LOPEZ: Well, you know, personally, in my opinion, I don't think that "The Tonight Show" should have been offered to Jay -- to Conan O'Brien. I think they probably should have kept Jay in there. He was doing well. The ratings were great.

So, when they made that move -- and Conan was happy at 12:30 and he was doing all right. I think they messed with a formula that was already fine as it was and then it just shook up everything else in late-night.

MORGAN: And as a result, neither of them talk to each other at all.

LOPEZ: They don't talk to each other. No.

MORGAN: It's just complete silence.

LOPEZ: Completely silent.

MORGAN: It's a shame, I think that.

LOPEZ: You know, it is, because this business is -- it's a game. And when you're done with the show, you take your uniform off and then you go home and then there's another game tomorrow.

MORGAN: Can you do that? Do you do that?

LOPEZ: Absolutely. Piers, I don't watch the ratings and I don't watch the show. I like to think that, almost like music, you know, you use your ears. I like to think that I --

MORGAN: How do you know when you've done a good show? When you go home and you shut the door and it's just you and you look around, how do you know when it's really going well? What do you look for? LOPEZ: You know what? I trust what I've always trusted. I trust my I think instincts and I trust my own heart and I trust my own head and what I hear.

You know, you were on -- you and I met at the Dodger game. We also spoke a little bit at the NBA all-star game. And you and I got along well. And when you were on the show, we had fun. I made you laugh. We got some stories out.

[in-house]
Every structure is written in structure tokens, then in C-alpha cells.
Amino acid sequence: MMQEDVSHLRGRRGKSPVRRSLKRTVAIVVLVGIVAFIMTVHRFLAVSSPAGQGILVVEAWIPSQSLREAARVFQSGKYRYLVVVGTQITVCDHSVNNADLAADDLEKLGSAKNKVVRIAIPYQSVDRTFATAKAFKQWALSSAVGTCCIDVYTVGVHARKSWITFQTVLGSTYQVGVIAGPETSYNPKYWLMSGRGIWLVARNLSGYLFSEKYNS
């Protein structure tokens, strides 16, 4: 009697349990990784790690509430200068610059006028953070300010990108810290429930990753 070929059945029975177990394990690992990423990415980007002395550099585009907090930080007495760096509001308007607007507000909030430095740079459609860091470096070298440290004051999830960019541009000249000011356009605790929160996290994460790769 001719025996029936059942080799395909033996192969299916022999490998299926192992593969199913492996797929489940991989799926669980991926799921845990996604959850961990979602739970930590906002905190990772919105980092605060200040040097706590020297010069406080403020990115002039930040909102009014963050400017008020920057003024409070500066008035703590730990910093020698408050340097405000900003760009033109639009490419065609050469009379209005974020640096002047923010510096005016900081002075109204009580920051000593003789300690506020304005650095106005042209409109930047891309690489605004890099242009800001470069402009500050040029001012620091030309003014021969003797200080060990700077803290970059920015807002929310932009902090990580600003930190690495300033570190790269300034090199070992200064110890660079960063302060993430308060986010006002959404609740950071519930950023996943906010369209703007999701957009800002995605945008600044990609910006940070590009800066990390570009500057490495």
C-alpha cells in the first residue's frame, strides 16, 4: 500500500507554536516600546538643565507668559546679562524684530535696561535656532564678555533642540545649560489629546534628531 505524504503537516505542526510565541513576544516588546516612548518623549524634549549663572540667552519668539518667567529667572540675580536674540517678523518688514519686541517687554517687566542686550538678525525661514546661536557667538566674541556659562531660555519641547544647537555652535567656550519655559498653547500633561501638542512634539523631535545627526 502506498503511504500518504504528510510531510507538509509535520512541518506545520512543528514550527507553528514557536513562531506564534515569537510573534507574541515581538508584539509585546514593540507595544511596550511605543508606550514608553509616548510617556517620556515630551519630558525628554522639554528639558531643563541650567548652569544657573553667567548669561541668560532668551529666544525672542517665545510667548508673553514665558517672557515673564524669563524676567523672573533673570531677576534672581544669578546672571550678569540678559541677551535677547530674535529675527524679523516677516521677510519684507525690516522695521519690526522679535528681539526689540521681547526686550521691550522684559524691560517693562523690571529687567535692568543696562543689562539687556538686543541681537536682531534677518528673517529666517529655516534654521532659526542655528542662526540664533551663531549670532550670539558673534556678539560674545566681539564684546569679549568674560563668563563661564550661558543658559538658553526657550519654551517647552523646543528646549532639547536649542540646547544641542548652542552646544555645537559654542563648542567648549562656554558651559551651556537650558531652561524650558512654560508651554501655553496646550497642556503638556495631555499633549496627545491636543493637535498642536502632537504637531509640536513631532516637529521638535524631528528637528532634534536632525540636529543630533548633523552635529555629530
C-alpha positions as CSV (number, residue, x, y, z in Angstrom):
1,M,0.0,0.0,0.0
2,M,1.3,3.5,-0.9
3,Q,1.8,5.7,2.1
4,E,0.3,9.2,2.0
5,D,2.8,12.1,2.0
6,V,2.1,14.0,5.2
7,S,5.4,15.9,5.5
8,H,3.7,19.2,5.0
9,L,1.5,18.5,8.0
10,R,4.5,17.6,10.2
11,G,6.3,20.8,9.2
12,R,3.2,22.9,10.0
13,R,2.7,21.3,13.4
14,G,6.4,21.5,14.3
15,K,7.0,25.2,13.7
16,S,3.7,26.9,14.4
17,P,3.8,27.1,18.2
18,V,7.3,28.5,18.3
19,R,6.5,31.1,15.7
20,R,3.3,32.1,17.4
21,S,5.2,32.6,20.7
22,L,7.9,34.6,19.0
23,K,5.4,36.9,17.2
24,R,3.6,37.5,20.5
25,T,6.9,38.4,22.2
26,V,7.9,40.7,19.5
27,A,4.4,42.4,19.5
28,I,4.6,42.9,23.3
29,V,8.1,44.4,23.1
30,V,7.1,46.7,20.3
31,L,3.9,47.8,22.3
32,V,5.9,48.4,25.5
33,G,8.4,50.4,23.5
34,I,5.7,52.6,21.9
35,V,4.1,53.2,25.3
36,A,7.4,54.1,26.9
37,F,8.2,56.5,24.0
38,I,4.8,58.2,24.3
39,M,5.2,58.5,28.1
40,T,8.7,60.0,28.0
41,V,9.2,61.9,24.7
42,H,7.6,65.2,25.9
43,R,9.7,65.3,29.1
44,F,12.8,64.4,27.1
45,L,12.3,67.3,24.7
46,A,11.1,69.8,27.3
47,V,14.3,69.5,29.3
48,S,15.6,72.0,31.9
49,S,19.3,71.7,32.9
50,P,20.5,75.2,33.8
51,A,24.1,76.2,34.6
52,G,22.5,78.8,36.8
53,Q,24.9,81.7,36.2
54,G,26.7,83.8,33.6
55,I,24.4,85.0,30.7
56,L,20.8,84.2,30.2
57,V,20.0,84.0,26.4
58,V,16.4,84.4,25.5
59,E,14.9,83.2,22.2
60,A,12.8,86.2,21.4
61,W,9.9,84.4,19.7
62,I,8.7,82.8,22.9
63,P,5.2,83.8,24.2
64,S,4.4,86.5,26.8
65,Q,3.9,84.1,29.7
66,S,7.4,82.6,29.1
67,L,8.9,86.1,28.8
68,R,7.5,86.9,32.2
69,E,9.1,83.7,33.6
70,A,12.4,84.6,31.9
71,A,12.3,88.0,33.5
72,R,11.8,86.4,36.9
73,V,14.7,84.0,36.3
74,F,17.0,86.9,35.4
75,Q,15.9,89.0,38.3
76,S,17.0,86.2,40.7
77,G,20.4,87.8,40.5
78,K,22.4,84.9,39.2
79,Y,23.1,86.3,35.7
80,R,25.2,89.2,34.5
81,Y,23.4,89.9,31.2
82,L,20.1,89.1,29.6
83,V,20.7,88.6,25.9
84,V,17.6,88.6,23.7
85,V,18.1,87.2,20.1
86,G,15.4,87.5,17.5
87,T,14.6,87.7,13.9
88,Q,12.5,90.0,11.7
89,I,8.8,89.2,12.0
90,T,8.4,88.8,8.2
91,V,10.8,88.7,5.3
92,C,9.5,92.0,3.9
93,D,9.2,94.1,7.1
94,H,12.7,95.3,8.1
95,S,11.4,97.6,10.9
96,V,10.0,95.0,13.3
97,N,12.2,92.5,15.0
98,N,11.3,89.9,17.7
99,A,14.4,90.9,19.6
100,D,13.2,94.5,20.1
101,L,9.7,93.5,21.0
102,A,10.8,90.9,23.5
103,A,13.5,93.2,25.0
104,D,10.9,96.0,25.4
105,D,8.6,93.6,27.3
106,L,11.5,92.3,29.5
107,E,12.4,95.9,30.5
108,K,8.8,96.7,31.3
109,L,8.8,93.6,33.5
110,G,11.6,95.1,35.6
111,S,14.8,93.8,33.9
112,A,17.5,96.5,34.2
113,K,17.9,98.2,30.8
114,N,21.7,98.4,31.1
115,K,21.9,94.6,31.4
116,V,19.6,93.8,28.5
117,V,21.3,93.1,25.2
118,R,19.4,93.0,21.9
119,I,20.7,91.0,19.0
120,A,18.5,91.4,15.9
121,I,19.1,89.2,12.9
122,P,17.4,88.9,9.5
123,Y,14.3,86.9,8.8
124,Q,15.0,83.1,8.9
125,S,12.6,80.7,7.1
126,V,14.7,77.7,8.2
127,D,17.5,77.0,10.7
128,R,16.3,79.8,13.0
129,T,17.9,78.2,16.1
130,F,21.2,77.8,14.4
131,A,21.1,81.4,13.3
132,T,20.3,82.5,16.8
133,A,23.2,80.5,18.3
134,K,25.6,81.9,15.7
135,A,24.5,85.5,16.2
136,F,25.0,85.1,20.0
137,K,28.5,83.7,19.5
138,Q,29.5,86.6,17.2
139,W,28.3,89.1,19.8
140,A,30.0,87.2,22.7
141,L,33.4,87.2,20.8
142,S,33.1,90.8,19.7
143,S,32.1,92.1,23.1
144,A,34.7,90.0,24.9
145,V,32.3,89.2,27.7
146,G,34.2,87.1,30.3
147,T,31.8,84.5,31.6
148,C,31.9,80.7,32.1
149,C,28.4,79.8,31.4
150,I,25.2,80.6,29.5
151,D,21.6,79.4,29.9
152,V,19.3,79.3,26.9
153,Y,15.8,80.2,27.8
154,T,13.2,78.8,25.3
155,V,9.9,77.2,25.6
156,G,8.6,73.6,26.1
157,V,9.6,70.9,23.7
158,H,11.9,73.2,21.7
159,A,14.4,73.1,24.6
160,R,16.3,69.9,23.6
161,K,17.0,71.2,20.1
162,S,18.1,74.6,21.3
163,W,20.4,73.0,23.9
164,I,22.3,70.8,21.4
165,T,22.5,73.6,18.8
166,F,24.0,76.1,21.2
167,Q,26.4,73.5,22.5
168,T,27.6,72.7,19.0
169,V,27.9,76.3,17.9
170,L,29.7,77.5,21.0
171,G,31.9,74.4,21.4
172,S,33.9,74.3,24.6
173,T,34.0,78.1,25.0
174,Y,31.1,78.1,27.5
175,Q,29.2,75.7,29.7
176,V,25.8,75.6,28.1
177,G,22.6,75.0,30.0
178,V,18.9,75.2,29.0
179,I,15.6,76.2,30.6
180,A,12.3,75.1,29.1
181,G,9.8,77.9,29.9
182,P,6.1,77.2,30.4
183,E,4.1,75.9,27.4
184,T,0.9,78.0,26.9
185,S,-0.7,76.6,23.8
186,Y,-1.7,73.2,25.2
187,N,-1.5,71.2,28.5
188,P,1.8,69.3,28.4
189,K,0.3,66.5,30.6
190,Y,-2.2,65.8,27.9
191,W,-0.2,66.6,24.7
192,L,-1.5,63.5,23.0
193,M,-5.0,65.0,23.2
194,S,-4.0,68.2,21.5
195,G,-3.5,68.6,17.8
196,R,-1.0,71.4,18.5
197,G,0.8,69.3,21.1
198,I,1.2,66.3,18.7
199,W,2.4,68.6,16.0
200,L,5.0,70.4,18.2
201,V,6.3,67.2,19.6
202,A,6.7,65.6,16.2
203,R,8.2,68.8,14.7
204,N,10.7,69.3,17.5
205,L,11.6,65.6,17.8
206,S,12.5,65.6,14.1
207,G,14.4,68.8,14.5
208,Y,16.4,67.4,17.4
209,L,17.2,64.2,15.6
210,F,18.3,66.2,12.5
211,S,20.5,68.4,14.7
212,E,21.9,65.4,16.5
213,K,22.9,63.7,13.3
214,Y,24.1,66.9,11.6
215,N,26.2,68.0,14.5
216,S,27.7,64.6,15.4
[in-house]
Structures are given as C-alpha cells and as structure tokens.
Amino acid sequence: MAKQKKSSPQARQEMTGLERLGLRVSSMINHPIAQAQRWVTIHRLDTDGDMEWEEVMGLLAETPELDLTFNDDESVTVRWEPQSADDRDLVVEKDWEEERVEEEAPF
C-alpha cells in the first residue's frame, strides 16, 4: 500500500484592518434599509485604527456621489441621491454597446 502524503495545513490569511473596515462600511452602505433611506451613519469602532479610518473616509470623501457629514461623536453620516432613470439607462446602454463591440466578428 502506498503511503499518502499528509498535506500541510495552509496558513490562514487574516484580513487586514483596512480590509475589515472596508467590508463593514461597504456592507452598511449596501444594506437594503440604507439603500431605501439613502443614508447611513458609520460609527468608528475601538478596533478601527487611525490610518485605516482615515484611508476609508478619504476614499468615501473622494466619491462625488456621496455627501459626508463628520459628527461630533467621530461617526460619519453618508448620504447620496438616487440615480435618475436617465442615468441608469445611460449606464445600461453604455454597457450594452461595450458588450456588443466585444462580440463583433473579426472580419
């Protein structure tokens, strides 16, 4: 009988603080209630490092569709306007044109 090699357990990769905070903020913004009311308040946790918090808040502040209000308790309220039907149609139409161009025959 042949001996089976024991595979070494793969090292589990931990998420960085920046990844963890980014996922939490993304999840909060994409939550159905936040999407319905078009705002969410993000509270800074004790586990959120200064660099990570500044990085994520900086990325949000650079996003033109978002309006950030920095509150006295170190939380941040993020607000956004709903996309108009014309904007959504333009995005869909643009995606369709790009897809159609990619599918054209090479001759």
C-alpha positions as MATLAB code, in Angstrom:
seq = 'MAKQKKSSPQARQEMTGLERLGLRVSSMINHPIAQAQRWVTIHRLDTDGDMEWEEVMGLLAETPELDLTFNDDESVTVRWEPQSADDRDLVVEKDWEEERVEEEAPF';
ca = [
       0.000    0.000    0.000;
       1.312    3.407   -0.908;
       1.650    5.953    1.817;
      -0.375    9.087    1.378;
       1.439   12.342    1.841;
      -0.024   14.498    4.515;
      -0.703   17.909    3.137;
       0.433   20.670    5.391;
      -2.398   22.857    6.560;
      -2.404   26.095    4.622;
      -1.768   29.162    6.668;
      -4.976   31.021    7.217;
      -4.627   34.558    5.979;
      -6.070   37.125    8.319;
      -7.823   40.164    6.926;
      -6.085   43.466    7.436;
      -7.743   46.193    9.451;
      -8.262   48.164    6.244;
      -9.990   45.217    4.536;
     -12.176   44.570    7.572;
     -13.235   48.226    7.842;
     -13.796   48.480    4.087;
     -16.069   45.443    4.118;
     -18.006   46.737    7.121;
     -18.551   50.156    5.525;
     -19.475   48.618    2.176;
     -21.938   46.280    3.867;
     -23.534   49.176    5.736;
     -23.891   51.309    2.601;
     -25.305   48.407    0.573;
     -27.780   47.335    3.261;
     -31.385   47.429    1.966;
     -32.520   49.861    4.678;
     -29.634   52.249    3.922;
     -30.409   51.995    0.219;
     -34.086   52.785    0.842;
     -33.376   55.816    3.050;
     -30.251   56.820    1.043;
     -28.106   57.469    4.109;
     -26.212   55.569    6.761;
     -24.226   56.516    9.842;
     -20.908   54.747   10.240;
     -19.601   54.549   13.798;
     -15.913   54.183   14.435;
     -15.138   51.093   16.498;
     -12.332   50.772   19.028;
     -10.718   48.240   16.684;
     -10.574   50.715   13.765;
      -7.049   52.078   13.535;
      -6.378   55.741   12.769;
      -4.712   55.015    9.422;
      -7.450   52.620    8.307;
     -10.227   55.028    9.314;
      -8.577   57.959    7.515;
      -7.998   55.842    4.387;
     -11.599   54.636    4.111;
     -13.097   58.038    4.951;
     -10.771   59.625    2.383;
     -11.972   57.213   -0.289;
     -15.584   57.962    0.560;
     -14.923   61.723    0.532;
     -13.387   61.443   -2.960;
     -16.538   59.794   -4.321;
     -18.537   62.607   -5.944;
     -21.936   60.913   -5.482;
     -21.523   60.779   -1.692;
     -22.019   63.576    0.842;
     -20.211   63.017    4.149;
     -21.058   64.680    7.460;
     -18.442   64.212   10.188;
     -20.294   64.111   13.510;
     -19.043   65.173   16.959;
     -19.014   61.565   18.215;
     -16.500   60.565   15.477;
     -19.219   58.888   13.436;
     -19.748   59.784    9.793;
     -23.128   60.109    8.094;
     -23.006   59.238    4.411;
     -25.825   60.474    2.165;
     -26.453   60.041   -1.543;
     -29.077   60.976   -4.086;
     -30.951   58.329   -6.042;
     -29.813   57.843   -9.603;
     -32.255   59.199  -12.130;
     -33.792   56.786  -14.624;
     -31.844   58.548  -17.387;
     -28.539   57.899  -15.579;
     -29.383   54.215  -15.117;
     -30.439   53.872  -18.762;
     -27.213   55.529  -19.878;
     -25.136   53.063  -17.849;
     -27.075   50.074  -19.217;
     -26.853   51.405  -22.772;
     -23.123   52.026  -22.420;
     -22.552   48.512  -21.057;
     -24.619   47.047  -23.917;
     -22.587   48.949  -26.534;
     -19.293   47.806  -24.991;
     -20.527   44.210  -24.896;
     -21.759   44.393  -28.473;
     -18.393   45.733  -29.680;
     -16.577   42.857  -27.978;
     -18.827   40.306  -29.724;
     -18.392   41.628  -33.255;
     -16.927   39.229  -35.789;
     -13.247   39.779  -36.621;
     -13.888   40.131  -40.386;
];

LOPEZ: And we truly enjoyed each other's companies. That's what I go by.

An awkward moment you feel in your gut and in your heart, and you know when an awkward has happened. I'm sure we'll have one, but when you were on, you were fantastic.

MORGAN: Well, funny enough, I don't mind awkward moments on this show. I quite like them.

LOPEZ: Right.

MORGAN: I think it can often be quite revealing about the person you're interviewing. I don't look for it. I don't seek out an awkward moment. But if it does get awkward, for whatever reason, there's often a really fascinating reason why.

LOPEZ: I agree with you. I agree with you.

Now, the question you asked was, how do I like it and I slid over so that Conan O'Brien would be at 11:00? I thought that we would make a better team together and it would give me a nice lead-in in that thing. TBS had never been in late night. They had only been in the baseball and sports and they covered golf and they did a lot of shows that were already out of production, a lot of syndicated shows.

MORGAN: I want to play you a little clip from when I appeared on your show.


MORGAN: Recently. And then come back to you after this, George.


MORGAN: I'm not convinced they're all here for George tonight.


LOPEZ: I will see you on your show. I'm taping your show on Friday.

MORGAN: You are.

LOPEZ: To air at another time.



LOPEZ: I love it.

MORGAN: Thank you.

LOPEZ: Hey, and no -- nothing is off limits.

MORGAN: You're going to get it, Lopez.


MORGAN: So, George, nothing is off limits.

LOPEZ: That's what -- apparently was said. I think I was misquoted.

MORGAN: Well, I deliberately replayed that just a week ago.

LOPEZ: I believe I was misquoted.

MORGAN: Going to the -- going to the first break with you now feeling like there is a sentence you wish you'd never said on air.